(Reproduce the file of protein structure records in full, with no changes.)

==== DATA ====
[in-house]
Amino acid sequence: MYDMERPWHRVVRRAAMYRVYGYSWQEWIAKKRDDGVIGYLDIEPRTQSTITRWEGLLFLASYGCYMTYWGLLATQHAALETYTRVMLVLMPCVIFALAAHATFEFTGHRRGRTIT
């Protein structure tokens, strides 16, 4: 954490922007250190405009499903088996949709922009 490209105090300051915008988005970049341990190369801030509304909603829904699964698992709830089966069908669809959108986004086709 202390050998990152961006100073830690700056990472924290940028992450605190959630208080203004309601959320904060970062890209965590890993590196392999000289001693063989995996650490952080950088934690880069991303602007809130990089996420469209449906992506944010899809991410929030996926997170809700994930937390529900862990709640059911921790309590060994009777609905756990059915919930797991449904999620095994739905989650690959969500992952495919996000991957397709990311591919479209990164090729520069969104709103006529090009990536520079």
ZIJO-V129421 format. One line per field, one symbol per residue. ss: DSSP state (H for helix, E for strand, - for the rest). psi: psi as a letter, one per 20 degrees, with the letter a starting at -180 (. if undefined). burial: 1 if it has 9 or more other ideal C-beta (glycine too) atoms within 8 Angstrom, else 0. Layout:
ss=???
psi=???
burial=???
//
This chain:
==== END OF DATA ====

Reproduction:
[in-house]
Amino acid sequence: MYDMERPWHRVVRRAAMYRVYGYSWQEWIAKKRDDGVIGYLDIEPRTQSTITRWEGLLFLASYGCYMTYWGLLATQHAALETYTRVMLVLMPCVIFALAAHATFEFTGHRRGRTIT
């Protein structure tokens, strides 16, 4: 954490922007250190405009499903088996949709922009 490209105090300051915008988005970049341990190369801030509304909603829904699964698992709830089966069908669809959108986004086709 202390050998990152961006100073830690700056990472924290940028992450605190959630208080203004309601959320904060970062890209965590890993590196392999000289001693063989995996650490952080950088934690880069991303602007809130990089996420469209449906992506944010899809991410929030996926997170809700994930937390529900862990709640059911921790309590060994009777609905756990059915919930797991449904999620095994739905989650690959969500992952495919996000991957397709990311591919479209990164090729520069969104709103006529090009990536520079």
ZIJO-V129421 format. One line per field, one symbol per residue. ss: DSSP state (H for helix, E for strand, - for the rest). psi: psi as a letter, one per 20 degrees, with the letter a starting at -180 (. if undefined). burial: 1 if it has 9 or more other ideal C-beta (glycine too) atoms within 8 Angstrom, else 0. Layout:
ss=???
psi=???
burial=???
//
This chain: